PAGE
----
Bread Troubleshooting – Bread That Rises and Then Falls
Last Updated on July 16, 2021 – Originally Posted in October 2011
Picture this, the bread machine signals that the bread is done. The bread smells great. You peeked in earlier and everything was going well. Then you open the lid and discover that the bread has fallen or collapsed.
Talk about disappointing!
I call this The Big Valley, because of the sunken area in the middle of the loaf. Sadly, it happens to all of us at one time or another.
Here are some ideas about what may cause your bread to collapse as well as fixes.
While this website is about making bread with a bread machine, these tips and hints will work with any method of making bread.
Bread that Falls or Collapses Can Be Caused By:
Too much liquid – Try decreasing water or milk by one to two tablespoons. Remember to look at your dough after a few minutes of kneading and see if it’s a smooth, round ball. If the dough is too dry add liquid a teaspoon at a time until the dough balls up. If it looks too wet, add flour a tablespoon at a time until it looks as expected.
Note that high humidity can add unwanted liquid to a recipe.
Not enough salt – Try increasing the salt by ¼ teaspoon.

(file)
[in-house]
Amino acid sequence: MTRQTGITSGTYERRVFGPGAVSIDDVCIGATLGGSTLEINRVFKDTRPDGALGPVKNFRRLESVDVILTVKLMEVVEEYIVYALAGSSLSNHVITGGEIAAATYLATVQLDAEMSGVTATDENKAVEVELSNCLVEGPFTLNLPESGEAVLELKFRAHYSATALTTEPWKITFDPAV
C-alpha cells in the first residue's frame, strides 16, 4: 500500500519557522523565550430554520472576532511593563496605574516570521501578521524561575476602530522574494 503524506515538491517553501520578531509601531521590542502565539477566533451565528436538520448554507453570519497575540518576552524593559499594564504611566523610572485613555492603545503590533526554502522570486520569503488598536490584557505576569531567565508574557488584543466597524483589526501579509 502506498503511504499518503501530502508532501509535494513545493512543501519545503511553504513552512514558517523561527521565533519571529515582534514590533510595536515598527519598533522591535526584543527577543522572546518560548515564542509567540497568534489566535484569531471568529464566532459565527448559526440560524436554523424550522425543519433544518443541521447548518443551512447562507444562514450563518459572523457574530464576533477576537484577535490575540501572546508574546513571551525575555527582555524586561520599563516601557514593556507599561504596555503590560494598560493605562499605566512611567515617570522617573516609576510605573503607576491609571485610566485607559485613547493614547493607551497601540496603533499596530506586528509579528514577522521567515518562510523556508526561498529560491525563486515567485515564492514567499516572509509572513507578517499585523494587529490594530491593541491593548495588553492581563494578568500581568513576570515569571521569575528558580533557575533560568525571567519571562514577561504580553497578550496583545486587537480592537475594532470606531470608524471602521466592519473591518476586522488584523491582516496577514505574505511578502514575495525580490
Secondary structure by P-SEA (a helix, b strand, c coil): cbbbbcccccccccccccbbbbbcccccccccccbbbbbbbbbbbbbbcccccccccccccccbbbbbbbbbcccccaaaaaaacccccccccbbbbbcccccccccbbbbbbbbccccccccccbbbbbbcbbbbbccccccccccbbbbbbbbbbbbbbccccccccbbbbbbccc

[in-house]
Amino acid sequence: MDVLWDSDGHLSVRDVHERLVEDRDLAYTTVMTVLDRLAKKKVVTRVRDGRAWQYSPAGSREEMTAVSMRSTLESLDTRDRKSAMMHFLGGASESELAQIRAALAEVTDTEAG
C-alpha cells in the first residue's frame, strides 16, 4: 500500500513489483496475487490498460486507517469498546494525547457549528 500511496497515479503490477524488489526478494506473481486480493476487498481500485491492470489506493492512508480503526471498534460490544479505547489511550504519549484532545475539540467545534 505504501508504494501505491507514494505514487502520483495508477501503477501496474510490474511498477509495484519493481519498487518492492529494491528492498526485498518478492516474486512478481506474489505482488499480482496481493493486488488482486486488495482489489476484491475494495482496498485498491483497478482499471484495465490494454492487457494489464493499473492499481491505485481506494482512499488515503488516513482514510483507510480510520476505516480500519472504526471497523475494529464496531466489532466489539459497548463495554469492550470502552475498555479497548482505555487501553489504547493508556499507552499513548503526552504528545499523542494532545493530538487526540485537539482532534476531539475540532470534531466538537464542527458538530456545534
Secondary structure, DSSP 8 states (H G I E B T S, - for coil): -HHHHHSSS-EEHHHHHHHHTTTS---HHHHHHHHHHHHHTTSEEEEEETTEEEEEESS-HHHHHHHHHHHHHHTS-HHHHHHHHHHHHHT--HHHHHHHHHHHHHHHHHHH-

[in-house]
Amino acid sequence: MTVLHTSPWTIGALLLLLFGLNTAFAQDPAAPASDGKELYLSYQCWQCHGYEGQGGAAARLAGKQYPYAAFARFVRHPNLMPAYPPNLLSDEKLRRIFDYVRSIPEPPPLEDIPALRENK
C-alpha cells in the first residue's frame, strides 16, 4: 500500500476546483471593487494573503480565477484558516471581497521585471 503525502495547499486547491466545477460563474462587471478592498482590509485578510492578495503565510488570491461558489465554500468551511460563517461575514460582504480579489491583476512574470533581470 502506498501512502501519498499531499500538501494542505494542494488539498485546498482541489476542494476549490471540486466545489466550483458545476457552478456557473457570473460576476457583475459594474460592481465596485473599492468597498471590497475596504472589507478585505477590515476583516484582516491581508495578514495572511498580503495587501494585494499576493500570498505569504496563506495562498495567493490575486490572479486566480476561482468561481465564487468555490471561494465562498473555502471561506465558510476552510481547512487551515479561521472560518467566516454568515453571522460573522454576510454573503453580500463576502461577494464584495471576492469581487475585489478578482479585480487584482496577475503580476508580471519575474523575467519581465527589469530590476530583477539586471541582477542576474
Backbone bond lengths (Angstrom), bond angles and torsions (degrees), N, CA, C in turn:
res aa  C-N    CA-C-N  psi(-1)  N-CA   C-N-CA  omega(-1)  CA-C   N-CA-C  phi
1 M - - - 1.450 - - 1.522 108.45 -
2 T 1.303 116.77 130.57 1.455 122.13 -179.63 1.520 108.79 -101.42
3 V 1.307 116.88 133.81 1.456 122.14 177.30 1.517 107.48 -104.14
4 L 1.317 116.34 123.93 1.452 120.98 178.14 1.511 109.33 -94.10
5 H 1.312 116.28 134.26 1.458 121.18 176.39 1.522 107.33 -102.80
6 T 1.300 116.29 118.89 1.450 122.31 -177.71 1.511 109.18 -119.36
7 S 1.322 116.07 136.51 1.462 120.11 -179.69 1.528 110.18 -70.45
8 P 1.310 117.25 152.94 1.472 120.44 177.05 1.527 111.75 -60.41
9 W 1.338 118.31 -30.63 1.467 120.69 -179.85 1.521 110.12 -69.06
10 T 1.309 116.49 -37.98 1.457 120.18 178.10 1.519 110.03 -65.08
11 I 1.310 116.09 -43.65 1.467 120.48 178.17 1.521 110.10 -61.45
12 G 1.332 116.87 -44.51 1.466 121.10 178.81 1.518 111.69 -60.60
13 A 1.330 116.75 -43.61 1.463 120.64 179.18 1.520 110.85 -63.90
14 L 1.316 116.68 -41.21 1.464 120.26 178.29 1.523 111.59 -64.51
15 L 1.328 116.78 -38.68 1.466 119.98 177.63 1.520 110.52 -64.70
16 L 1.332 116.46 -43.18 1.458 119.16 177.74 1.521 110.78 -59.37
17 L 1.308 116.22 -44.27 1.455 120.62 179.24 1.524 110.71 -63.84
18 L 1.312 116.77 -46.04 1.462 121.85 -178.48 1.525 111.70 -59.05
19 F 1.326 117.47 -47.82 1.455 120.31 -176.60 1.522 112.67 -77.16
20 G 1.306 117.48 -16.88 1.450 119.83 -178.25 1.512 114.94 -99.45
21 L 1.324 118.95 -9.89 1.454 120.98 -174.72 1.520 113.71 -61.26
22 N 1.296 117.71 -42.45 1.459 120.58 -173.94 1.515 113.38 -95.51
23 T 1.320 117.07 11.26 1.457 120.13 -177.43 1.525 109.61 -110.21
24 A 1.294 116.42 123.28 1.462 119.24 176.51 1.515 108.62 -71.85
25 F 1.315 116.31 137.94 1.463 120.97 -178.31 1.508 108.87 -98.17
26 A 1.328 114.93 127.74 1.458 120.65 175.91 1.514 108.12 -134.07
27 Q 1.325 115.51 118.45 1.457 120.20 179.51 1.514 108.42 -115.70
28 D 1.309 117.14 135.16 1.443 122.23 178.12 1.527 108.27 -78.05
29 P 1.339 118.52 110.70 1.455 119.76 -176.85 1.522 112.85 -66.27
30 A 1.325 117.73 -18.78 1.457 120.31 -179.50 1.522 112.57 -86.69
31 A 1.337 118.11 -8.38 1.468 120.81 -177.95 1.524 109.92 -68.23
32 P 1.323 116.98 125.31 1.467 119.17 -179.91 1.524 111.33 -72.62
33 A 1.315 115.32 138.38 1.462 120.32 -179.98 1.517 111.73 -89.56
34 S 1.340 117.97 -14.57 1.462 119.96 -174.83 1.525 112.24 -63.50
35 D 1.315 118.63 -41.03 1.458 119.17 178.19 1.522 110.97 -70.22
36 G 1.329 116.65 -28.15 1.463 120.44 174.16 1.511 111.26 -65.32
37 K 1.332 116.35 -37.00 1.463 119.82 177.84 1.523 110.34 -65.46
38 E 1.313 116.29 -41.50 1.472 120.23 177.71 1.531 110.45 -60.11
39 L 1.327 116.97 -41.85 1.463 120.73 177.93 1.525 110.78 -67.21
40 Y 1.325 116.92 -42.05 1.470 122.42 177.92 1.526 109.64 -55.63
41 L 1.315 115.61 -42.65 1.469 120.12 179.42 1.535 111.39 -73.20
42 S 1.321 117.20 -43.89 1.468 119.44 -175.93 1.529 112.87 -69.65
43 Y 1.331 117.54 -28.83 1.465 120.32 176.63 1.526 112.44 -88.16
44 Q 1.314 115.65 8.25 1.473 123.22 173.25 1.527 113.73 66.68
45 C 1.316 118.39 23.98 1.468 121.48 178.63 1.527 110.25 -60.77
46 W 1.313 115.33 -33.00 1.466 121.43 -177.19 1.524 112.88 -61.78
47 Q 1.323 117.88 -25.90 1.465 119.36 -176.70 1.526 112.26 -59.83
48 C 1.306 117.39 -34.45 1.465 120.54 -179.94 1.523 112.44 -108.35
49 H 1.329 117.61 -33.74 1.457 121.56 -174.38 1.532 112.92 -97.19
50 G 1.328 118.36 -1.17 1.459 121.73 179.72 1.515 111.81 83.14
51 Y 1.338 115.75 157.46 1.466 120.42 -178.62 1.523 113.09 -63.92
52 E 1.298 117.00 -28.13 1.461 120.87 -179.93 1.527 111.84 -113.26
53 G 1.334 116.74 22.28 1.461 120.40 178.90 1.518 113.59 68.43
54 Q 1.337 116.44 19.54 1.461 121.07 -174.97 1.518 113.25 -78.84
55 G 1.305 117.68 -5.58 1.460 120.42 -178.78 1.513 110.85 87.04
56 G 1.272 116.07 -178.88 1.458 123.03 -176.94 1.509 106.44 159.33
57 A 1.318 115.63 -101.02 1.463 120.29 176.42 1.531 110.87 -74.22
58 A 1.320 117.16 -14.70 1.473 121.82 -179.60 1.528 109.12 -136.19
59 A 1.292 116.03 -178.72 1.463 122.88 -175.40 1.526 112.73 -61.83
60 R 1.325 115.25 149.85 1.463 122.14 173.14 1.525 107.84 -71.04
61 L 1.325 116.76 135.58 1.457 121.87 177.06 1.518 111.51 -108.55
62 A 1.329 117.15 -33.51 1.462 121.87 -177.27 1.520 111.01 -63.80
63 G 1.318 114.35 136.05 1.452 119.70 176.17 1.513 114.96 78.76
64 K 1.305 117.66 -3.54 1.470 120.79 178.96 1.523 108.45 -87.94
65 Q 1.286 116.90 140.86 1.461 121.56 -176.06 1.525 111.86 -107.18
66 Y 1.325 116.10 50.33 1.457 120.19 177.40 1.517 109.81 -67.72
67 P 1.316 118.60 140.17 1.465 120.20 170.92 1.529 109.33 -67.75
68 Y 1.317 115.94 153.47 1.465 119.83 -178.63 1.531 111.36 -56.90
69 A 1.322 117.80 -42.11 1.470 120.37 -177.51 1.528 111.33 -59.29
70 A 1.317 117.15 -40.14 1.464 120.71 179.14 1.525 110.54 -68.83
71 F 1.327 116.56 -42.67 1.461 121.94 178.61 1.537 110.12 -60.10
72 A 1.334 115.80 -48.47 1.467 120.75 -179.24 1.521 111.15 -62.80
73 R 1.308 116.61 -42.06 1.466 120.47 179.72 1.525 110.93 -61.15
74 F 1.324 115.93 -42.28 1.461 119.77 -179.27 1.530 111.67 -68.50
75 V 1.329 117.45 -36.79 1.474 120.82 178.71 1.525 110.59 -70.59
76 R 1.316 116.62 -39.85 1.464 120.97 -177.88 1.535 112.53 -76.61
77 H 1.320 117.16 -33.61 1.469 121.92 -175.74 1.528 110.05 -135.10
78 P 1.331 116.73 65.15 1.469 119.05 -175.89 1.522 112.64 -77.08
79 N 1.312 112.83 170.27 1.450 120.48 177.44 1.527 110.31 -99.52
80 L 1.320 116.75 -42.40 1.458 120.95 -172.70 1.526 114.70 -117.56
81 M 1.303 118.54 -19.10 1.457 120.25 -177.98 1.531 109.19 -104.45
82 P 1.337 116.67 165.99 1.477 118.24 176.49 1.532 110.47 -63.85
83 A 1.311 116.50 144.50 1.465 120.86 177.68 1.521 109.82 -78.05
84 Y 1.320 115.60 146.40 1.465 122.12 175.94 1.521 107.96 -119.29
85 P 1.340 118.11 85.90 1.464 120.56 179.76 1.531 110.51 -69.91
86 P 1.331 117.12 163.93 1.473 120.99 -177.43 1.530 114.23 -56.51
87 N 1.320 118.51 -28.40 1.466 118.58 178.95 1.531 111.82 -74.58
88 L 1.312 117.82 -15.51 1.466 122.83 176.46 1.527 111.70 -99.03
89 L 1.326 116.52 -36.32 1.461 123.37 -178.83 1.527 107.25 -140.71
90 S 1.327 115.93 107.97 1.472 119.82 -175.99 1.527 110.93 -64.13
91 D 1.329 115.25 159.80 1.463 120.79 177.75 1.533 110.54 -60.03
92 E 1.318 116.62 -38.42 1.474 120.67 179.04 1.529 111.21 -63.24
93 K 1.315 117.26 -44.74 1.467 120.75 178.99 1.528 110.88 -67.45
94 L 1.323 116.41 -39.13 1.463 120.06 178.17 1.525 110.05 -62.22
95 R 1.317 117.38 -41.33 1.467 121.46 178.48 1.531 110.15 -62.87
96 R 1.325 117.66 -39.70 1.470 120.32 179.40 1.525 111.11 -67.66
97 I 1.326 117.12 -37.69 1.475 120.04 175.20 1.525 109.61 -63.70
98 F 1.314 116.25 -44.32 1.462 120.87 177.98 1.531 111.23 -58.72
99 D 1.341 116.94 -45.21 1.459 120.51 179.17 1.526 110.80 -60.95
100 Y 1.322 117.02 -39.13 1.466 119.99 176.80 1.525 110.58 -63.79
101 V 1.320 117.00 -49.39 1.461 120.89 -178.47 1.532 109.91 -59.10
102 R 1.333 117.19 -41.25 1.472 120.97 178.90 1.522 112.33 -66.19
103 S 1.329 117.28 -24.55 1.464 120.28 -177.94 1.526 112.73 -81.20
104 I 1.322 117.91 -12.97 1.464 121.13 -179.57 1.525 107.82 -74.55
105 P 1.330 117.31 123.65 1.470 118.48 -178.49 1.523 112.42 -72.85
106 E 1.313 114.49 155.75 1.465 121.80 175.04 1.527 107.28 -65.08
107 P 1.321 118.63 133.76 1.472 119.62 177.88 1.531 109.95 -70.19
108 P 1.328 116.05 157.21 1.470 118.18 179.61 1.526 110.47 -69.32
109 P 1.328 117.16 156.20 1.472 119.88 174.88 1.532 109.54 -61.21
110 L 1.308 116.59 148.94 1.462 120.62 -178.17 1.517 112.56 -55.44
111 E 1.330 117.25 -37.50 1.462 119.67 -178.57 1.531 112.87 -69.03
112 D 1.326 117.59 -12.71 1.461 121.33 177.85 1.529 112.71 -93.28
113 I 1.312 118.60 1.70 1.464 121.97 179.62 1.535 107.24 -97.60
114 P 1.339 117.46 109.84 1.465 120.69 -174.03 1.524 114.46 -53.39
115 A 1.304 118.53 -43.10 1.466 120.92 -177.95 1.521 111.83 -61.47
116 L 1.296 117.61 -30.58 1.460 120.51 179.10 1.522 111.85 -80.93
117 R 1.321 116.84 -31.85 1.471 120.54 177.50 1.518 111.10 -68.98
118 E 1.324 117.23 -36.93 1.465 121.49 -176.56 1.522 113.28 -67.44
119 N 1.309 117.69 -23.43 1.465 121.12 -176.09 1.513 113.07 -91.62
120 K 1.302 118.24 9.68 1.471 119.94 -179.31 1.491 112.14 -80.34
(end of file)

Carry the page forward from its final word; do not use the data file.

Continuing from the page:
Not enough flour – Try increasing the flour by one to two tablespoons.
Flour – The flour might have been old or not the right type. Check out this article on flour for more information about different types of flour.
Vital Wheat Gluten – Recipes with low-protein flours, like whole wheat or rye, typically call for the addition of vital wheat gluten. It improves the elasticity and rise of the dough. See my article on vital wheat gluten for more information about that.
Too much yeast—While it seems counterintuitive, too much yeast can actually cause your bread to collapse. The yeast will make the bread rise like crazy, but later it all falls in on itself. Try decreasing yeast by ¼ to ½ teaspoon.
Yeast Type or Condition – The yeast might have been old or might have been the wrong type for the setting. I’ve got an article on yeast that will help.
Water – It’s rare, but sometimes your water could be the issue. Click through to read about what happened to me.
More Hints for Fixing the Problem
As a first step, try making the bread again.
Maybe you accidentally measured something wrong or forgot an ingredient. I’ve forgotten the yeast, the bread machine paddles and lost count of how many teaspoons of salt I’ve added.
Again, it’s really important to look at the dough after a few minutes of kneading. Here’s what it should look like:
If you made the recipe correctly, the next step is to try it again, making just one or two changes. Also, make notes about the changes. How did you vary the recipe? What was the result?
Use your revised recipe as the new baseline. Look at the result, look at the variables and try again if needed.
For example, maybe you adjusted the yeast and didn’t notice enough of a change? No problem. On the next loaf make you can try an additional change to the yeast or maybe a change to the salt.
Here’s a slightly different issue.
What if your bread doesn’t rise at all? We’re talking bread brick! As you can see, it’s happened to me. I’ve got hints that will help.